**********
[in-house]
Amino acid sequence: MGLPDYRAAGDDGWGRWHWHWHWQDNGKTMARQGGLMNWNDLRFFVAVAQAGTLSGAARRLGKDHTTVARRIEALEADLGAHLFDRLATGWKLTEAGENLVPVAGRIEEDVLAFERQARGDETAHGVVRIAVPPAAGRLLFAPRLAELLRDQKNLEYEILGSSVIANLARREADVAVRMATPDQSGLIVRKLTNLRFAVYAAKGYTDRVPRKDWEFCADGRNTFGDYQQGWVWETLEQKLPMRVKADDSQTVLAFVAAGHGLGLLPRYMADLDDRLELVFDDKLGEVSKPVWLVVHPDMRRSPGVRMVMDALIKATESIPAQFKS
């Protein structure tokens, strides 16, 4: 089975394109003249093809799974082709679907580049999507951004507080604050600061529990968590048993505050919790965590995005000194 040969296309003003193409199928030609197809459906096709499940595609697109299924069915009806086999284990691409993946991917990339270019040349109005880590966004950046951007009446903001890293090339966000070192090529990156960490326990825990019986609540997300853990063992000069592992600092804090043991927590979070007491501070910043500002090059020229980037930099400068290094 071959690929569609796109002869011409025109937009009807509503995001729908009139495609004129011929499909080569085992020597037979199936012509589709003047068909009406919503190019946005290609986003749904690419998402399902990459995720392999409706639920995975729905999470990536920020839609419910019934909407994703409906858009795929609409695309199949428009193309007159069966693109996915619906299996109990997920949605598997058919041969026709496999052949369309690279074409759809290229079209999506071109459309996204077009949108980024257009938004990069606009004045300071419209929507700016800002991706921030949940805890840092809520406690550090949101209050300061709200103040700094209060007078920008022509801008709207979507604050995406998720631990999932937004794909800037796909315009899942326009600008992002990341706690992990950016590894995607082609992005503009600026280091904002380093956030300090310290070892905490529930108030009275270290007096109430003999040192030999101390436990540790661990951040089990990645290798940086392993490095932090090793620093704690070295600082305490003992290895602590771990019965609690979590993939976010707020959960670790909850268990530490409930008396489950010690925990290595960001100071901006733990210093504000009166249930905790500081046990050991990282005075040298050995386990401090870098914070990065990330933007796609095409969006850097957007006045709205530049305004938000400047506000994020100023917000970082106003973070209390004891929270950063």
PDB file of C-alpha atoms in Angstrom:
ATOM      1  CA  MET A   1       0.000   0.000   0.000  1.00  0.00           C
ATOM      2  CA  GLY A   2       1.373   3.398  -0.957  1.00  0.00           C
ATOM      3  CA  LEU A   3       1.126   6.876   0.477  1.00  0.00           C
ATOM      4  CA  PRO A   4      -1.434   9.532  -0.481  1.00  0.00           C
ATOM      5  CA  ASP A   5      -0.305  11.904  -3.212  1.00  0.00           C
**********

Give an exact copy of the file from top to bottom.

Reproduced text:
[in-house]
Amino acid sequence: MGLPDYRAAGDDGWGRWHWHWHWQDNGKTMARQGGLMNWNDLRFFVAVAQAGTLSGAARRLGKDHTTVARRIEALEADLGAHLFDRLATGWKLTEAGENLVPVAGRIEEDVLAFERQARGDETAHGVVRIAVPPAAGRLLFAPRLAELLRDQKNLEYEILGSSVIANLARREADVAVRMATPDQSGLIVRKLTNLRFAVYAAKGYTDRVPRKDWEFCADGRNTFGDYQQGWVWETLEQKLPMRVKADDSQTVLAFVAAGHGLGLLPRYMADLDDRLELVFDDKLGEVSKPVWLVVHPDMRRSPGVRMVMDALIKATESIPAQFKS
């Protein structure tokens, strides 16, 4: 089975394109003249093809799974082709679907580049999507951004507080604050600061529990968590048993505050919790965590995005000194 040969296309003003193409199928030609197809459906096709499940595609697109299924069915009806086999284990691409993946991917990339270019040349109005880590966004950046951007009446903001890293090339966000070192090529990156960490326990825990019986609540997300853990063992000069592992600092804090043991927590979070007491501070910043500002090059020229980037930099400068290094 071959690929569609796109002869011409025109937009009807509503995001729908009139495609004129011929499909080569085992020597037979199936012509589709003047068909009406919503190019946005290609986003749904690419998402399902990459995720392999409706639920995975729905999470990536920020839609419910019934909407994703409906858009795929609409695309199949428009193309007159069966693109996915619906299996109990997920949605598997058919041969026709496999052949369309690279074409759809290229079209999506071109459309996204077009949108980024257009938004990069606009004045300071419209929507700016800002991706921030949940805890840092809520406690550090949101209050300061709200103040700094209060007078920008022509801008709207979507604050995406998720631990999932937004794909800037796909315009899942326009600008992002990341706690992990950016590894995607082609992005503009600026280091904002380093956030300090310290070892905490529930108030009275270290007096109430003999040192030999101390436990540790661990951040089990990645290798940086392993490095932090090793620093704690070295600082305490003992290895602590771990019965609690979590993939976010707020959960670790909850268990530490409930008396489950010690925990290595960001100071901006733990210093504000009166249930905790500081046990050991990282005075040298050995386990401090870098914070990065990330933007796609095409969006850097957007006045709205530049305004938000400047506000994020100023917000970082106003973070209390004891929270950063």
PDB file of C-alpha atoms in Angstrom:
ATOM      1  CA  MET A   1       0.000   0.000   0.000  1.00  0.00           C
ATOM      2  CA  GLY A   2       1.373   3.398  -0.957  1.00  0.00           C
ATOM      3  CA  LEU A   3       1.126   6.876   0.477  1.00  0.00           C
ATOM      4  CA  PRO A   4      -1.434   9.532  -0.481  1.00  0.00           C
ATOM      5  CA  ASP A   5      -0.305  11.904  -3.212  1.00  0.00           C